How Much Can I Really Afford? …

You’ve probably already heard that before you start your search for your first home you should establish how much you can afford to spend. But many home owners don’t know where to start to figure this out: Here are some tips;

Figure out your DTI:

Many lenders use your Debt to Income ratio (DTI) in figuring out how much they are willing to let you borrow. Contact a mortgage professional to get pre-approved and find out what a lender is willing to lend you.

The Lender is Going to Tell You the Maximums:

Just because you qualify for a certain amount doesn’t mean you can actually afford that amount. You need to examine your expenses and lifestyle to see whether you can and are willing to pay the maximum month after month. Think about what other major expenses you are responsible for, i.e. auto repair bills, educational costs, high medical expenses etc., and factor these in to what you want to borrow.

The Loan Amount Isn’t the Only Monthly Payment:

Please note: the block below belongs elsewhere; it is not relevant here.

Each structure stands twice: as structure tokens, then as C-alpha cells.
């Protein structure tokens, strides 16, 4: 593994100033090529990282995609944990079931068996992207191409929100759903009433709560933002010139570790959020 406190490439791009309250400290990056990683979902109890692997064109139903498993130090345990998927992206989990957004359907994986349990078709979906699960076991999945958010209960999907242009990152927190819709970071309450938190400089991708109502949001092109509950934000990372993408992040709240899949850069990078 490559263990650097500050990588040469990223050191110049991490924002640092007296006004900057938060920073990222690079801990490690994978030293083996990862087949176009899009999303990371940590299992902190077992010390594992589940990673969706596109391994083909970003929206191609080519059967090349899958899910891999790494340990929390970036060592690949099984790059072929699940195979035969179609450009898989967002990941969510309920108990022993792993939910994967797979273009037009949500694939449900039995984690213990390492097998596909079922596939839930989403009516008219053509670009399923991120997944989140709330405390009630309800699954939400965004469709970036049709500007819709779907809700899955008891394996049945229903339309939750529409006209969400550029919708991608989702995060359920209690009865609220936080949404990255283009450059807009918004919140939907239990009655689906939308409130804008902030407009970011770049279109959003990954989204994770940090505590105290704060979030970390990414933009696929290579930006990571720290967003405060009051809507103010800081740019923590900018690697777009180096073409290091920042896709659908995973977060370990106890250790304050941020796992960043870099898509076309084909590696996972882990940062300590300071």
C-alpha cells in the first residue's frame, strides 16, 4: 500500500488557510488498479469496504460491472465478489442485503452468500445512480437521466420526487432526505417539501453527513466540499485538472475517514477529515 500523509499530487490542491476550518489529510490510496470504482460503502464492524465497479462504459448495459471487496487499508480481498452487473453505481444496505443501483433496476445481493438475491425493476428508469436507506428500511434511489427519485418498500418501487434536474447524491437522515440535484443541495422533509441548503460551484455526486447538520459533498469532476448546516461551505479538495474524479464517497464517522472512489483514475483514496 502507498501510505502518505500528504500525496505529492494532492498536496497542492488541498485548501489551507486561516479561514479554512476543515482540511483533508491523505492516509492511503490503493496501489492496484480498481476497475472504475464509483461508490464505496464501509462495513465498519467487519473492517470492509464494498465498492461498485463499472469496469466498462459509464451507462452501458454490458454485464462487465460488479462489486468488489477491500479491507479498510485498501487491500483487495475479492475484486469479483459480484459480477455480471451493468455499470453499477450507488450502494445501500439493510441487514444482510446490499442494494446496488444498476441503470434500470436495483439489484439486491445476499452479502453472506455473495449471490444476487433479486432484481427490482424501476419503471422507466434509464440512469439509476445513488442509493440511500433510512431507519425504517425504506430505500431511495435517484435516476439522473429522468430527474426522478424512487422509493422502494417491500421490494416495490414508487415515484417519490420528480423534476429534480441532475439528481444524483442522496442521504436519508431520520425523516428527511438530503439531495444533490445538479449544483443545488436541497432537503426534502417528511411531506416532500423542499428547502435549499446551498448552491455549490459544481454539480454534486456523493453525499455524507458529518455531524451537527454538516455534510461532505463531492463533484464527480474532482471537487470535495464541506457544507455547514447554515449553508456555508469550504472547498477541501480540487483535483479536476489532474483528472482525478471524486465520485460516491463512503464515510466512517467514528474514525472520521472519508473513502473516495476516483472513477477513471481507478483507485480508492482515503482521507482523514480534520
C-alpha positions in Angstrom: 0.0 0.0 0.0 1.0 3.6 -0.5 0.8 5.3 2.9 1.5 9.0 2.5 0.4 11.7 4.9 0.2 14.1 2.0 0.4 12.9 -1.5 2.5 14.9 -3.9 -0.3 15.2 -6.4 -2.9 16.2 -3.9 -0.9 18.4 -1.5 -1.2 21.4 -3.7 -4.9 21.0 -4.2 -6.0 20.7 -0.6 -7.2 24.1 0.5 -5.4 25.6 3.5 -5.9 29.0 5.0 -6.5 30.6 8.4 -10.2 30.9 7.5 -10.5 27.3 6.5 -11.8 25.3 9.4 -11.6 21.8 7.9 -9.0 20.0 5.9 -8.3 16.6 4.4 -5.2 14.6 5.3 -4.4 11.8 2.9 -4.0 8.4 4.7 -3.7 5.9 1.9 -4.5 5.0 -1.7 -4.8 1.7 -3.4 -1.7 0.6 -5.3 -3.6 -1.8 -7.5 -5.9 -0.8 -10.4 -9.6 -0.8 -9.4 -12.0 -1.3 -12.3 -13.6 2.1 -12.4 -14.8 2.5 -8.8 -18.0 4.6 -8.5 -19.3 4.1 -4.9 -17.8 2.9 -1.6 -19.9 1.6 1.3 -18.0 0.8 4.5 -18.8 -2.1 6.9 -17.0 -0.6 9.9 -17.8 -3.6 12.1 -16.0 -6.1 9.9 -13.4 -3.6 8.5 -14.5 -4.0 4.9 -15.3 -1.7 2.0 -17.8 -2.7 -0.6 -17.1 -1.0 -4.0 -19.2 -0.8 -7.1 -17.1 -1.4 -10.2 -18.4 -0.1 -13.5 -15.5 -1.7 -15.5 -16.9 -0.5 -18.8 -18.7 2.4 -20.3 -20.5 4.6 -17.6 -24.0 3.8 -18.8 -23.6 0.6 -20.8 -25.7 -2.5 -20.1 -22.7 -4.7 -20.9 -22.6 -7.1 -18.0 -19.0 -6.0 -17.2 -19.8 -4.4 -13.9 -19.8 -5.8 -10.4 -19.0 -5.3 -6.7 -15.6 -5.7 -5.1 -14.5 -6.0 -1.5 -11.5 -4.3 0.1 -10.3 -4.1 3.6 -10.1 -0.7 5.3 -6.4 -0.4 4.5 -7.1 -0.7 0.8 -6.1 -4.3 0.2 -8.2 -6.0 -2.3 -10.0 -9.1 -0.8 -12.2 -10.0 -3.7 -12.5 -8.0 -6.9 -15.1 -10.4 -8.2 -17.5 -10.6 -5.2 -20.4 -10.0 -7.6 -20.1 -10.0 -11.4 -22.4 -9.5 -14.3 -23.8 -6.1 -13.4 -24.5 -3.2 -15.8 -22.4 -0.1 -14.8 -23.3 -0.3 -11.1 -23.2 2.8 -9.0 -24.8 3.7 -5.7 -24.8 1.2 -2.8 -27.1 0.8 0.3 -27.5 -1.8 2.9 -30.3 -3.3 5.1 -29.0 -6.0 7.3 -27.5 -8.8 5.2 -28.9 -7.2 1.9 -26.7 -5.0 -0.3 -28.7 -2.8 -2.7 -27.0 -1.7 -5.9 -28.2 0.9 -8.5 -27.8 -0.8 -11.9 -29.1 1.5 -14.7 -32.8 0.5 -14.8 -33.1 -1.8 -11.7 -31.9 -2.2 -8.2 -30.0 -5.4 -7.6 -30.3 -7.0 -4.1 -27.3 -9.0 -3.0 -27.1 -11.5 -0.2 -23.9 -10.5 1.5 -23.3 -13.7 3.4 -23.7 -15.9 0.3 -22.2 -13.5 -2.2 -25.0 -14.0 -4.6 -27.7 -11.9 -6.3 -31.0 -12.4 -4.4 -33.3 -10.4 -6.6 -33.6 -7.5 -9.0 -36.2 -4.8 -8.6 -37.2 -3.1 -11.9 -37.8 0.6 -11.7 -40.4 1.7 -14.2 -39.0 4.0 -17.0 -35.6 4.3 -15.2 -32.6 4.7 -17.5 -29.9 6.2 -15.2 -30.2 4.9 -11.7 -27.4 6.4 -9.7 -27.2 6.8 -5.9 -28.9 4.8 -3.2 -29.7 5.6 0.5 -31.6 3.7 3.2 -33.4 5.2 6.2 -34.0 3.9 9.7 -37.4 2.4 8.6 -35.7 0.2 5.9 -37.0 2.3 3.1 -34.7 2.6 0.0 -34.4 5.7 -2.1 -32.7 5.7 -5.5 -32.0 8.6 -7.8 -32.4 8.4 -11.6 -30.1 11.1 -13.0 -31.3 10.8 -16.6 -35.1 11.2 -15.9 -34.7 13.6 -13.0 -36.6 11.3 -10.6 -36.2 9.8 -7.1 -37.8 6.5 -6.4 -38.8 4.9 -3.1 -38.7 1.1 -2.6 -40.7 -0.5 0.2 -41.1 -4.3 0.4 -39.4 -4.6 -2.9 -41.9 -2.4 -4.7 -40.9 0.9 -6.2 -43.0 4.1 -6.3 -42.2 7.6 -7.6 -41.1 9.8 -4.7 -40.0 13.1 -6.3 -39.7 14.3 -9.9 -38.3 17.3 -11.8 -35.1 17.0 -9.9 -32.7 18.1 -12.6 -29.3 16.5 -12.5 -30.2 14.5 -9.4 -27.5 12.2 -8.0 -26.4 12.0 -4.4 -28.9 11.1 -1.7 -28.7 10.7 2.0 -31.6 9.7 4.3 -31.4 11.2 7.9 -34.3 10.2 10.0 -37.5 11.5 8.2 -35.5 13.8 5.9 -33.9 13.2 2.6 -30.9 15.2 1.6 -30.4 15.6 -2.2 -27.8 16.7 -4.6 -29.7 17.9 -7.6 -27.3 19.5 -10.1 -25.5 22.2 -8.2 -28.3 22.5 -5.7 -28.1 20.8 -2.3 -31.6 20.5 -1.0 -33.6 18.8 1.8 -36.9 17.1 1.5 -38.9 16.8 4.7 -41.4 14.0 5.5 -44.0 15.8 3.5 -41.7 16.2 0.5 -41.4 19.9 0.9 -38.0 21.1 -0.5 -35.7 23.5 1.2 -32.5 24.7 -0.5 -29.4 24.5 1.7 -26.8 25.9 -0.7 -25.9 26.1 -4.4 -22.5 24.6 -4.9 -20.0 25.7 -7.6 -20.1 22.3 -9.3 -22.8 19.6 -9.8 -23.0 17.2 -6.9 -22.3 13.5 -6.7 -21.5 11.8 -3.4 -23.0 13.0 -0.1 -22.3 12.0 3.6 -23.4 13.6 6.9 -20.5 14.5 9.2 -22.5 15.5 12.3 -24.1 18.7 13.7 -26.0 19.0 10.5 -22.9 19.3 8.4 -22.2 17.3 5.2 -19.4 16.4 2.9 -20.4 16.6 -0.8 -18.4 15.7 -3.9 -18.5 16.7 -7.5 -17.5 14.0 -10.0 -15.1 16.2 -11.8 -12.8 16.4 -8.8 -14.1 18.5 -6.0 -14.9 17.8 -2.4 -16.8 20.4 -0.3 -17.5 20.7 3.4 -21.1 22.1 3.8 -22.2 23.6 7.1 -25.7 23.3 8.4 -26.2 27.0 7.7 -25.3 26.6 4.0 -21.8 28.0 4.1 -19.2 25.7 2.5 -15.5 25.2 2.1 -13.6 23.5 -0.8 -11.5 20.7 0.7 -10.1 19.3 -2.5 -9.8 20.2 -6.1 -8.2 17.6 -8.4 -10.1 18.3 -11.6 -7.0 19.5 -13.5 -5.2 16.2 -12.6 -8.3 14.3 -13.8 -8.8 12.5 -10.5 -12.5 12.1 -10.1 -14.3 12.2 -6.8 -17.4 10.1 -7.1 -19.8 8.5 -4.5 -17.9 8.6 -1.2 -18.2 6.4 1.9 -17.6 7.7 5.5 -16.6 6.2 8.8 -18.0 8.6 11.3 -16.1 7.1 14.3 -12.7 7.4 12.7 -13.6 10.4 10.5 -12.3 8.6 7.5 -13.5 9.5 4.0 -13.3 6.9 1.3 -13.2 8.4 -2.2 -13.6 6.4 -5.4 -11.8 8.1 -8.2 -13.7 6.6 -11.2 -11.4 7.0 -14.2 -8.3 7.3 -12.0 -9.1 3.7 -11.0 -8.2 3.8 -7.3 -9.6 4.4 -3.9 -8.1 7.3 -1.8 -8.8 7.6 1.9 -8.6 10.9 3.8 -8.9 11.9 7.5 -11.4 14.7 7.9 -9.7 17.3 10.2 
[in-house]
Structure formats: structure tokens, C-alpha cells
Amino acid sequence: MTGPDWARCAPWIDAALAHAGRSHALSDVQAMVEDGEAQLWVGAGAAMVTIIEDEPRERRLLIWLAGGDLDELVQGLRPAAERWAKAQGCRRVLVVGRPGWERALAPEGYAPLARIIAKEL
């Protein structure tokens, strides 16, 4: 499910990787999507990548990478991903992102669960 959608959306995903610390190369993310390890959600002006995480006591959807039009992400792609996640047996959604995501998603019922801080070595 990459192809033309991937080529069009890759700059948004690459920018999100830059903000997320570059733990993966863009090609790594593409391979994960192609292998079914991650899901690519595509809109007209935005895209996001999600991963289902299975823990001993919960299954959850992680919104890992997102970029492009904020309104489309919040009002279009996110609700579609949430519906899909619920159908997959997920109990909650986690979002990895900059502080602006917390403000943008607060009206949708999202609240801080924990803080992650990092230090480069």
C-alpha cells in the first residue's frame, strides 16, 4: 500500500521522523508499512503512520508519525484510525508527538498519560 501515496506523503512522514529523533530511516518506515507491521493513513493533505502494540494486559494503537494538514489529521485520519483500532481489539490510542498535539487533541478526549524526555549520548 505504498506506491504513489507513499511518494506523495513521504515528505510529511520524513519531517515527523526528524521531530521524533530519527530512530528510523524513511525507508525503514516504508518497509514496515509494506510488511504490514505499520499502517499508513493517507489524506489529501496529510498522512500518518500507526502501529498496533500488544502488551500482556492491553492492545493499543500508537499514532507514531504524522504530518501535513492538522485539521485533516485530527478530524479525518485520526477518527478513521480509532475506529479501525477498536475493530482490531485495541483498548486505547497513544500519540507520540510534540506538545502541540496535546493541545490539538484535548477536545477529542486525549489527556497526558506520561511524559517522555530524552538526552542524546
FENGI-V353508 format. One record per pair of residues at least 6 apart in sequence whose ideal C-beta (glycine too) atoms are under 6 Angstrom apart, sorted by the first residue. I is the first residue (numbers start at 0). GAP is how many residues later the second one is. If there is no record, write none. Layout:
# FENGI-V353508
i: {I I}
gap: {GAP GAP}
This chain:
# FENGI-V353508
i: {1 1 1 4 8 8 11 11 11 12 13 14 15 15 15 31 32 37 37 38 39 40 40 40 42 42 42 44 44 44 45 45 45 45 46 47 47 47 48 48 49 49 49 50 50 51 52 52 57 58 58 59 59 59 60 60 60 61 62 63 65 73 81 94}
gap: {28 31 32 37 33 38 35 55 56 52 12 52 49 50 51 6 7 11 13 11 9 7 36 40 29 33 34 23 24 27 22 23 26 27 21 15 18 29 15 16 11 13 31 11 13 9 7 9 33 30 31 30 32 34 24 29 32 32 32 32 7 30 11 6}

While it is extremely important to figure out what your monthly principle and interest payment is to the lender, you also need to factor in monthly amounts for property taxes, home owners insurance, home owners association dues and regime dues (if any). Also find out what average utility costs are in the area you are considering. Add all of these costs to the monthly mortgage payment to figure out what your total fixed housing expenses will be.

Things Come Up, Don’t Put All Your Money Into Your New Home:

Plan on having several months’ worth of income put away in your savings account just for emergencies. You should allow for money towards start up costs. Inevitably when you move into your new home you’ll be spending money on paint, new furniture, window treatments, new tools and equipment – these things should be factored into your housing plan.

Think Down the Road:

What’s in your future? Are you considering growing the family a bit? College in your plans? What other major expenses are you considering? Take into consideration such unforeseen events like job lose or health challenges. Having thought through these may result in a more conservative approach to buying your first home. On the other hand if you foresee an increase in your income you may want to borrow the maximum if you are willing to stretch your monthly budget for the first couple of years.

10 steps to Home Ownership

How Much Can I Really Afford?

How to Buy the Most Home for Your Money

Typical Buyers’ Closing Costs & Fees